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The (not so) “Great 109Gate” Brew-Ha-Ha

As with most Brew-Ha-ha’s (that’s an alcohol-fueled argument anyone outside of it will laugh at) at Hyperscale, the Great 109Gate Whine is mostly “overscale” in the amount of hot air expended by people who don’t know what they’re talking about since they haven’t actually seen the kit. (This is exceeded only by Eduard’s hubris in announcing it as The Bestest 109G That Will Ever Exist)

I have the new Eduard 1/48 Messerschmitt Bf 109G-6 (Thanks iModeler!).

I have compared the fuselage and wing and tail with a Hasegawa 109G. There are very interesting measurements.

1. Measured from the rear, the rear fuselages from the rudder hinge line to the wing trailing edge is the same length. However, the Eduard cockpit is 4mm forward of the Hasegawa kit, and the nose is 4mm longer. Get this: the canopy pieces of both kits are interchangeable dimensionally, so the Eduard is not wider than the Hasegawa.

2. However, if you measure the fuselages lined up wing root to wing root, with the wing leading edges exactly matched, the nose length from the wing leading edge to the front end is the same for both kits, and the cockpits are in the same location.

3. Measuring from the nose, the Eduard kit is approximately 2mm wider in chord at the wing root (with the additional area to the rear), and the rear fuselage is 4mm longer at the rudder hinge line.

4. Comparing the Eduard fuselage to the Hasegawa fuselage, the rear fuselage panels line up exactly to panel line 4 (just ahead of the radio compartment) at which point the Eduard panels are slightly wider, adding up to about 1.5mm at the leading edge of the vertical fin. But when you line up the fuselages nose to nose with wing root leading edges matched, you get the 4mm longer rear fuselage. .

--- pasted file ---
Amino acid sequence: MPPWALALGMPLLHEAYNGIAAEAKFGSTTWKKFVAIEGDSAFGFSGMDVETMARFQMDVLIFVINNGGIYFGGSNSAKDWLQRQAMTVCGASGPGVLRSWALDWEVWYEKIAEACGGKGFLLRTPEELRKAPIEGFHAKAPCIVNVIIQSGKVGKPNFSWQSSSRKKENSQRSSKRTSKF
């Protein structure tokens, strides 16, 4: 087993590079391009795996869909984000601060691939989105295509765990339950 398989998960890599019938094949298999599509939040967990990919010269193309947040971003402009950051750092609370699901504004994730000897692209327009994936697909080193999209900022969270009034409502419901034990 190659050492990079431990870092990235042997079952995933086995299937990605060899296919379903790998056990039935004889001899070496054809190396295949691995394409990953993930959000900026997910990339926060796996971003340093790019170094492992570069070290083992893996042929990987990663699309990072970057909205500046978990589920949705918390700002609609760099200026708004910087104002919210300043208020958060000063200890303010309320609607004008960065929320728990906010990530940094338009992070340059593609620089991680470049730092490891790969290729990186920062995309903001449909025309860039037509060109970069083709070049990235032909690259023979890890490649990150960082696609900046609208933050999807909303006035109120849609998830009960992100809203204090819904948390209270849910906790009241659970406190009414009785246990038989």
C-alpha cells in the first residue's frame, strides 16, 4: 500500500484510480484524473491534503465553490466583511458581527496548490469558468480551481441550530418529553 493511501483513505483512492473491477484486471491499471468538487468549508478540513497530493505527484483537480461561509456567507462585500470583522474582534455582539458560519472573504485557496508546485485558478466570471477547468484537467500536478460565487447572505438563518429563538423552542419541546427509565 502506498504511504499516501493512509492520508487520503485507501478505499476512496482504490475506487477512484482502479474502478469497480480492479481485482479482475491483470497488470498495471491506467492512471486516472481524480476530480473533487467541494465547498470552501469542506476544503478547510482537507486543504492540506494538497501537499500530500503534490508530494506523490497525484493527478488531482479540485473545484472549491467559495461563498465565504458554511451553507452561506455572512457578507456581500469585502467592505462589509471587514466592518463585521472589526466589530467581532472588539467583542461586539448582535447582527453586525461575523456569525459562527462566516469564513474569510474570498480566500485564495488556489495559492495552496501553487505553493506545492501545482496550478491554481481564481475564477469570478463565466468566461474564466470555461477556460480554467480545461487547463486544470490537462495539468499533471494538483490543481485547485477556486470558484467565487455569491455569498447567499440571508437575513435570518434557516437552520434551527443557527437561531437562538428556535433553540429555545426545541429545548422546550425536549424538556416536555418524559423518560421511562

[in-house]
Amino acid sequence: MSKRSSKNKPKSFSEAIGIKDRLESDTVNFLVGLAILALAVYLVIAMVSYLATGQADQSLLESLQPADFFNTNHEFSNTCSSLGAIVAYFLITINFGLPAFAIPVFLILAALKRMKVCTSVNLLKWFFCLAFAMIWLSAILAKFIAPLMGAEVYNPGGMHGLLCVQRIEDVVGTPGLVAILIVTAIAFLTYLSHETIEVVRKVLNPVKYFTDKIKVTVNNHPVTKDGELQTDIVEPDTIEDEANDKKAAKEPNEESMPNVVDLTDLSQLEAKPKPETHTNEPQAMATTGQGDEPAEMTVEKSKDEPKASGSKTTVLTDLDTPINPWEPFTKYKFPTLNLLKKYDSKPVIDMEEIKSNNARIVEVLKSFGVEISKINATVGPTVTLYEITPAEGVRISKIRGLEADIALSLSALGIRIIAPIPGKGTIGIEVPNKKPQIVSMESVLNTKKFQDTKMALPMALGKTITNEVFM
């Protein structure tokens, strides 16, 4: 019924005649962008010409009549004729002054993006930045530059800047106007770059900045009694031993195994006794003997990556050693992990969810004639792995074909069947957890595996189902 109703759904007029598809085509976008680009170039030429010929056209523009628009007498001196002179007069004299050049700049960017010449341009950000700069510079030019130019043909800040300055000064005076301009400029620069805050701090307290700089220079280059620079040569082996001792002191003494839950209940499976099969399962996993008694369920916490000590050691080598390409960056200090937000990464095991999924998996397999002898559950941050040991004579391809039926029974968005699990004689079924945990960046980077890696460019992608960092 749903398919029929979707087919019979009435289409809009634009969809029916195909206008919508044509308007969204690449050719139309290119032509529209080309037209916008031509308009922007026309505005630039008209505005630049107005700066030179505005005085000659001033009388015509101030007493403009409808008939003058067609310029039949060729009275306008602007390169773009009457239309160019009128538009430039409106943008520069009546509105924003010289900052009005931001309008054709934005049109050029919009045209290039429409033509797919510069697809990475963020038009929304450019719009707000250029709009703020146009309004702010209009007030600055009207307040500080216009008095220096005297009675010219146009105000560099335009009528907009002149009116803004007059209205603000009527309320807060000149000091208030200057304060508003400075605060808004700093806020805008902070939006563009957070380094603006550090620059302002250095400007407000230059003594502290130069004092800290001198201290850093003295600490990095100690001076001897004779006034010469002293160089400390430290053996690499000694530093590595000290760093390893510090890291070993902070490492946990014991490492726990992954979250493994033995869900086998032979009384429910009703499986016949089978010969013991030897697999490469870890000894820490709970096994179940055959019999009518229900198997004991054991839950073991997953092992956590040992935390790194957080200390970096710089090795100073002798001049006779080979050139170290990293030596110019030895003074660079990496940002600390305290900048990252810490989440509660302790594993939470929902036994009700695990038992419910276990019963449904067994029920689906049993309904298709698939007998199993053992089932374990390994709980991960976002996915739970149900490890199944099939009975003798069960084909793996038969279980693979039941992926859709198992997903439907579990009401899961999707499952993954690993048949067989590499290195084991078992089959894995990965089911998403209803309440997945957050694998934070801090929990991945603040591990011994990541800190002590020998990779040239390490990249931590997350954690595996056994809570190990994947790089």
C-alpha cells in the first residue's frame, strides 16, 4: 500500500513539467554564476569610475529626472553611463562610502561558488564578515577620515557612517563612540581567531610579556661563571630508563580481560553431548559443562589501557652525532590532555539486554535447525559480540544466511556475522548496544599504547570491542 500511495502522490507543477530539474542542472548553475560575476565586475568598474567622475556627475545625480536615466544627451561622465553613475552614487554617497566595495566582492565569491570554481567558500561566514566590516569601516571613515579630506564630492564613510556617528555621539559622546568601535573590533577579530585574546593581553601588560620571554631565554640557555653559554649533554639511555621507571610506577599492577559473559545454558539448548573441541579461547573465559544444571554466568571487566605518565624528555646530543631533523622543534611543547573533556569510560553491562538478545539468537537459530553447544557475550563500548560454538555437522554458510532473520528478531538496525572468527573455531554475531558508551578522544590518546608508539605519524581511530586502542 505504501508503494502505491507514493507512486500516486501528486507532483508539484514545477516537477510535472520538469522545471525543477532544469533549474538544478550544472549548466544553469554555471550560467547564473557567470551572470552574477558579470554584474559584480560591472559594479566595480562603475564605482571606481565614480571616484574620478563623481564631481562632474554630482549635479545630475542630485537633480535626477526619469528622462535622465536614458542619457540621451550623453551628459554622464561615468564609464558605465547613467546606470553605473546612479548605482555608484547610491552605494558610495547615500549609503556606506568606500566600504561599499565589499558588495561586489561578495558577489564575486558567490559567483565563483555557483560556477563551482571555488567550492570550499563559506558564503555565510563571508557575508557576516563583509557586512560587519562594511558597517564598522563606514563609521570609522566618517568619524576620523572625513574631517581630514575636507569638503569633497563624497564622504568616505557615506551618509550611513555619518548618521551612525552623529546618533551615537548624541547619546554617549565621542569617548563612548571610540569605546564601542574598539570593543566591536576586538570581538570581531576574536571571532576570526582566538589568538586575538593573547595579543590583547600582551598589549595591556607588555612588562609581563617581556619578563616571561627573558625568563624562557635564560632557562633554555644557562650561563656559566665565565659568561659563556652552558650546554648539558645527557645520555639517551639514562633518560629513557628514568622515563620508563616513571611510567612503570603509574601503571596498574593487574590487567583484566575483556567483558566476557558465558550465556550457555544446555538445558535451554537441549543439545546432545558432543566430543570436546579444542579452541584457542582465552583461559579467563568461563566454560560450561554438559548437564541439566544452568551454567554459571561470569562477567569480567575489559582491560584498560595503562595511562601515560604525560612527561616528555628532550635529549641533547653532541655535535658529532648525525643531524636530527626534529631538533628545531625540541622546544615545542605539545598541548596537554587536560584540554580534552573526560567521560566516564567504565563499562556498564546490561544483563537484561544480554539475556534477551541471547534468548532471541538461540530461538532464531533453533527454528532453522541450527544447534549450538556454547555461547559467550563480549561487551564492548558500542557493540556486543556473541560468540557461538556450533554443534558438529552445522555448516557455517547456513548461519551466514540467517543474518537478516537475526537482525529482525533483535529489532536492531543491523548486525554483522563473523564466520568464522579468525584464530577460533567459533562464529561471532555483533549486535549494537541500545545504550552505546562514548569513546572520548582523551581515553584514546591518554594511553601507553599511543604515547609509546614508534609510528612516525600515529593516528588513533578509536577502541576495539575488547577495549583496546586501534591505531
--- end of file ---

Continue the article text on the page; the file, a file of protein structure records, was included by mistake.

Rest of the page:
Thus, the 4mm length difference is spread out, with 2mm happening in the immediate rear of the cockpit area and the other 2mm happening between the radio compartment and the rudder hinge.

I then compared the wings.

The Eduard kit is approximately 3mm longer span on each wing than the Hasegawa kit. If you compare the upper Hasegawa wing part to the upper Eduard wing part, they are an exact match out to the inner edge of the leading edge slats. The extra length is at the outer end. If you were to cut off the Eduard wing at the end and then attach its tip, the wing would be the same span as the Hasegawa. The Eduard leading edge slat is 4mm longer compared, and the aileron is 2 mm longer than the Hasegawa, and the Eduard flap is wider in span by 1.5 mm than the Hasegawa.

So, if the Eduard wing is cut at the outer end to equal the Hasegawa wing (which everyone says is OK dimensionally), everything fits and you have the right-size wing. If you trim the Eduard flap by 2mm, and then the aileron by 1mm on each end, everything will overall fit and look right.

Overall assessment: Eduard’s “oversize” is not proportional overall. It is slightly different at the wing, and there are differences throughout the length of the fuselage in minor measurements, adding up to the 4mm. Interestingly, the tail units – vertical fin/rudder, horizontal stab/elevator – are the same exact size compared directly.

Given the taper of the rear fuselage, I don’t see any place one could cut out a 4mm plug. If one leaves the fuselage alone and cuts the wing down to equal the Hasegawa kit, I think the result would be a model that won’t look “outsize” next to a Hasegawa kit to anyone who doesn’t have exact measuring devices implanted in their eyes.